A second weakness in GCPE’s argument arises from its conception of the contradiction of capitalism, which again generates a certain mismatch between the book’s conceptual framework and its aspirations. For Pradella, Marx’s critique is of liberalism and not of the socialism that (inadequately) attempted to realize liberalism’s promise of historical transformation under conditions of industrial production, systemic unemployment, and bonapartist democracy. GCPE treats Marx’s criticism of classical political economists as conceptually distinct from his critique of socialists because, for Pradella, the issue is less capital than it is class exploitation. She thus writes: “the contradiction [Marx identifies is] between the development of the productive forces—based on ever-expanding cooperation—and their private appropriation” (173). Pradella opposes the growth of the capitalist class and its exploitation of the world labor market to the growth of labor cooperation through the increasingly global division of labor. Reducing the growth of labor’s productive power to the question of cooperation (172), GCPE views Marx’s project in terms of the universalization and realization of labor rather than grasping labor itself as fully contradictory precisely with the fullest realization of its productive powers, i.e. with the fullest realization of relative surplus value.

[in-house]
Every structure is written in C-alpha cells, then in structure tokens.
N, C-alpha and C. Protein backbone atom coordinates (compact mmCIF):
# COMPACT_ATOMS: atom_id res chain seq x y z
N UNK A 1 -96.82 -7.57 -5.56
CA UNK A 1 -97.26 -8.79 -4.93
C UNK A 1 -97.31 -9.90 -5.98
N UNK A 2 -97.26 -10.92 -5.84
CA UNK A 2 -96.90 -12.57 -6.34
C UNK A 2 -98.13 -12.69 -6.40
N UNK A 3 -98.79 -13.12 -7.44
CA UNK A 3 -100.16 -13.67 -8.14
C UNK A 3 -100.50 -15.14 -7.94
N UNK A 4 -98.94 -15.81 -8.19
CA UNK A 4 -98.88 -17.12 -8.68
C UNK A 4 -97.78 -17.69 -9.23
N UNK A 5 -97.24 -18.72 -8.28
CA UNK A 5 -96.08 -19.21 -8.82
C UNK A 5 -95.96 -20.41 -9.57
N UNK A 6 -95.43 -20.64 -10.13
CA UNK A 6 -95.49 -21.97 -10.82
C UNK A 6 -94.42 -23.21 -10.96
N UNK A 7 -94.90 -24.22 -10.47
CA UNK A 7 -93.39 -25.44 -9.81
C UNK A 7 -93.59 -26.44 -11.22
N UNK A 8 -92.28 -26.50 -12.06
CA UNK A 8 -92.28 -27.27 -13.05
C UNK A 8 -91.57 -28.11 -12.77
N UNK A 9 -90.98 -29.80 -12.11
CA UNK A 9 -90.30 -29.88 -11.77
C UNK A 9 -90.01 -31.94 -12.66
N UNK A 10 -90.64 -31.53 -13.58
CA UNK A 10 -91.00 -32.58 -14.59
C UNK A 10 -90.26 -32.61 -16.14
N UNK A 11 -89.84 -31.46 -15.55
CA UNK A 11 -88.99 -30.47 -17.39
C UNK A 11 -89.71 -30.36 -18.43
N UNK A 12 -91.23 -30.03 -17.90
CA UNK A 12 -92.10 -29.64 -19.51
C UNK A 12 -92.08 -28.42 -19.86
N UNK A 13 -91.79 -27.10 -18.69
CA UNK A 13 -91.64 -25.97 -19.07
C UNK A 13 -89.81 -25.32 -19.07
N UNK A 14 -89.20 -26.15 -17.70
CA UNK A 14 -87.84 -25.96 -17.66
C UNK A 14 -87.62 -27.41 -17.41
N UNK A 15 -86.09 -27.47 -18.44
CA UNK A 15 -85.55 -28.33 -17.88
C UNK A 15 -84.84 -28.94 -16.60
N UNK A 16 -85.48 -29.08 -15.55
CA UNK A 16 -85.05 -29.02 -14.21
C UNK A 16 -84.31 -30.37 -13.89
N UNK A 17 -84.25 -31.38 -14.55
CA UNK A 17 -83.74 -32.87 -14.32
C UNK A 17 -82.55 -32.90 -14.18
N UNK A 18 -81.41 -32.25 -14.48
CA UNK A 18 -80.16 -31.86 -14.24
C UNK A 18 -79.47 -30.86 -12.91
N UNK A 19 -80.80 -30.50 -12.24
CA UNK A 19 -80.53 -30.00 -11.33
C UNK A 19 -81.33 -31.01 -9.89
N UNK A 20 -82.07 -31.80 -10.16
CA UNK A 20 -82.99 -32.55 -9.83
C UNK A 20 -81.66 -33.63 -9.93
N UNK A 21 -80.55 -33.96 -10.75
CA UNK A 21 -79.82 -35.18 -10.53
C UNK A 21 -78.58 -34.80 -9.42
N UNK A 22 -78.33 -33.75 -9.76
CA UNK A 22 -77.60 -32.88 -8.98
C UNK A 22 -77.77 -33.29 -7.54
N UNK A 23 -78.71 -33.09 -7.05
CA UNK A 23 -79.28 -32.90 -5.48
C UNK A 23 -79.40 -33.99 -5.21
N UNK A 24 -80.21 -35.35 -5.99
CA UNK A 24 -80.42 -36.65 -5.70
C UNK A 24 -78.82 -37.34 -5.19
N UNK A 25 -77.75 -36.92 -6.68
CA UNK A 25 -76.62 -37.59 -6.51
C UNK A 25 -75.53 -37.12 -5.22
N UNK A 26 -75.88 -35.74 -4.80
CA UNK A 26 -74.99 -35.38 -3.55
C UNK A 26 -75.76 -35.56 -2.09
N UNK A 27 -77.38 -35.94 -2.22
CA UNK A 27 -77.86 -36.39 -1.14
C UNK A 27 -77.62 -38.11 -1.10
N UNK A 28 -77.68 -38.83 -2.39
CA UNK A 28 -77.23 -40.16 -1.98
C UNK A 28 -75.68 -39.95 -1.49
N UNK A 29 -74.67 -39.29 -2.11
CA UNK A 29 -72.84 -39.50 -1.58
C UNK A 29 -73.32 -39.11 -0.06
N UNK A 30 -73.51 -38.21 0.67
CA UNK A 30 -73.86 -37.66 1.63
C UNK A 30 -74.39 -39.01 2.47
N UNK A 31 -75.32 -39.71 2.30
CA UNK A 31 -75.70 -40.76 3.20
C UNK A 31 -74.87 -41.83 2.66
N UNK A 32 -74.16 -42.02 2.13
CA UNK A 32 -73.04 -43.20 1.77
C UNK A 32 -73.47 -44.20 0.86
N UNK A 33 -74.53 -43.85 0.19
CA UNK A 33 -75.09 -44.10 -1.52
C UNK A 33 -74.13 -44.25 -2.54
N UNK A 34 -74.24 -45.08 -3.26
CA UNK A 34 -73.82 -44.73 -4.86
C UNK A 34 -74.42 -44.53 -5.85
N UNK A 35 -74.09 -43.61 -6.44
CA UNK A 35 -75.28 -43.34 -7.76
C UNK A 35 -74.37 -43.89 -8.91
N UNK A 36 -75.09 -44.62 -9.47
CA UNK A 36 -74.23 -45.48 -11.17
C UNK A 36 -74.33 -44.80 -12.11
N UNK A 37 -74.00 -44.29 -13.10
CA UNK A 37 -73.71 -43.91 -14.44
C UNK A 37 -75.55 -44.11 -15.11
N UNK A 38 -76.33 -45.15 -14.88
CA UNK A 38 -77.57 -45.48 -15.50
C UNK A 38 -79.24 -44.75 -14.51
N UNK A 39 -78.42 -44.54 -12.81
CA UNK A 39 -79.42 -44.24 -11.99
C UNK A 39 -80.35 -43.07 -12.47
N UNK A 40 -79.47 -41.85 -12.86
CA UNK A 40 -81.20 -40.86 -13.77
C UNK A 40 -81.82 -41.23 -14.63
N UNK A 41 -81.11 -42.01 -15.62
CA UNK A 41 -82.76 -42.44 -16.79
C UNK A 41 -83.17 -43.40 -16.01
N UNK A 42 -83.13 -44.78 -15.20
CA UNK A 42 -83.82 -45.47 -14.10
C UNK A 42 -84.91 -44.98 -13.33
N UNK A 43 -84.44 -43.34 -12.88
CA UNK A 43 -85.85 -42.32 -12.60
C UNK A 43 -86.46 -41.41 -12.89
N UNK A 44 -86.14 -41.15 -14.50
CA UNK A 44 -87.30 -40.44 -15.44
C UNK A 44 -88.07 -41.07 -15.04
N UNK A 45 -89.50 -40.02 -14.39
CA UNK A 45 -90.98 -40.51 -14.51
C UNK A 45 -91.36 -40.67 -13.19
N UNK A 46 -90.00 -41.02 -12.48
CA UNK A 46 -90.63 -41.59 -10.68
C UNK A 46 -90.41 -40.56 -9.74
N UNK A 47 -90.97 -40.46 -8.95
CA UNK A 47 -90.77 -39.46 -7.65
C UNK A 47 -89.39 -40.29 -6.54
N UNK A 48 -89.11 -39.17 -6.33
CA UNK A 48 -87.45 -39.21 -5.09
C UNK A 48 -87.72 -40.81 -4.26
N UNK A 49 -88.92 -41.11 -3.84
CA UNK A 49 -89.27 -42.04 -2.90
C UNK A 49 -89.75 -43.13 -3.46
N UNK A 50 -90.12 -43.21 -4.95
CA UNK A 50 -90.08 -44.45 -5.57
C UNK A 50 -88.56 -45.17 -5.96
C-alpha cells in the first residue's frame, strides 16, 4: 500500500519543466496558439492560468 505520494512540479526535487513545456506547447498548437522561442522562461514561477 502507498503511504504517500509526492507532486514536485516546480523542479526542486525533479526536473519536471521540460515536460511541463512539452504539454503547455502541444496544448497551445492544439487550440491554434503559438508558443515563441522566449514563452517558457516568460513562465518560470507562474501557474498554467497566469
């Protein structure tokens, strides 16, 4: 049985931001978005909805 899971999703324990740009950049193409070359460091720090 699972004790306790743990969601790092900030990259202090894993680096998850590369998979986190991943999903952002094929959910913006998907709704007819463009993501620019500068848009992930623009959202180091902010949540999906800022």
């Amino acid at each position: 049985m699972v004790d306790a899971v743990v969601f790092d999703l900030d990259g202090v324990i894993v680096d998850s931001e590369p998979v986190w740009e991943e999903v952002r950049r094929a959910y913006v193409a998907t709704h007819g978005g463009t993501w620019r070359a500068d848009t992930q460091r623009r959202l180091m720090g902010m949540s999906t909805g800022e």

The greatest contribution GCPE makes is in its use of Marx’s study notebooks. Although, as Pradella rightly says, these provide no ground for erecting a “new Marx,” her research helps to establish a richer understanding of Marx. Where GCPE encounters its most fundamental challenge is in its specification of where, precisely, Marx’s critique breaks with classical political economy. The crucial point for Marx was that the socialism of his day did not advance beyond, and oftentimes fell beneath, the classical political economists, even as the liberals who claimed the classical legacy invariably proved “vulgar.” (Vulgarity is a neglected category in Marx over which Pradella recurringly puzzles). So, Marx’s critique of political economy was​​ the continuation of his lifelong project of critiquing the left. Nor is it true that Marx “overcame the then prevailing dualistic conception of the West and the East” (121). First of all, Marx’s Enlightenment precursors were already committed to the achievement of human society. Secondly, Marx knew that this project depended most fundamentally on the realization of socialism in the core of capitalism, i.e. among the organized working classes, who alone amongst the world’s exploited millions had set themselves this goal as a political task. In this way, Marx’s revolutionary project certainly was strategically focused on Central and Western Europe, and, in this sense, Eurocentric.

24 January 2016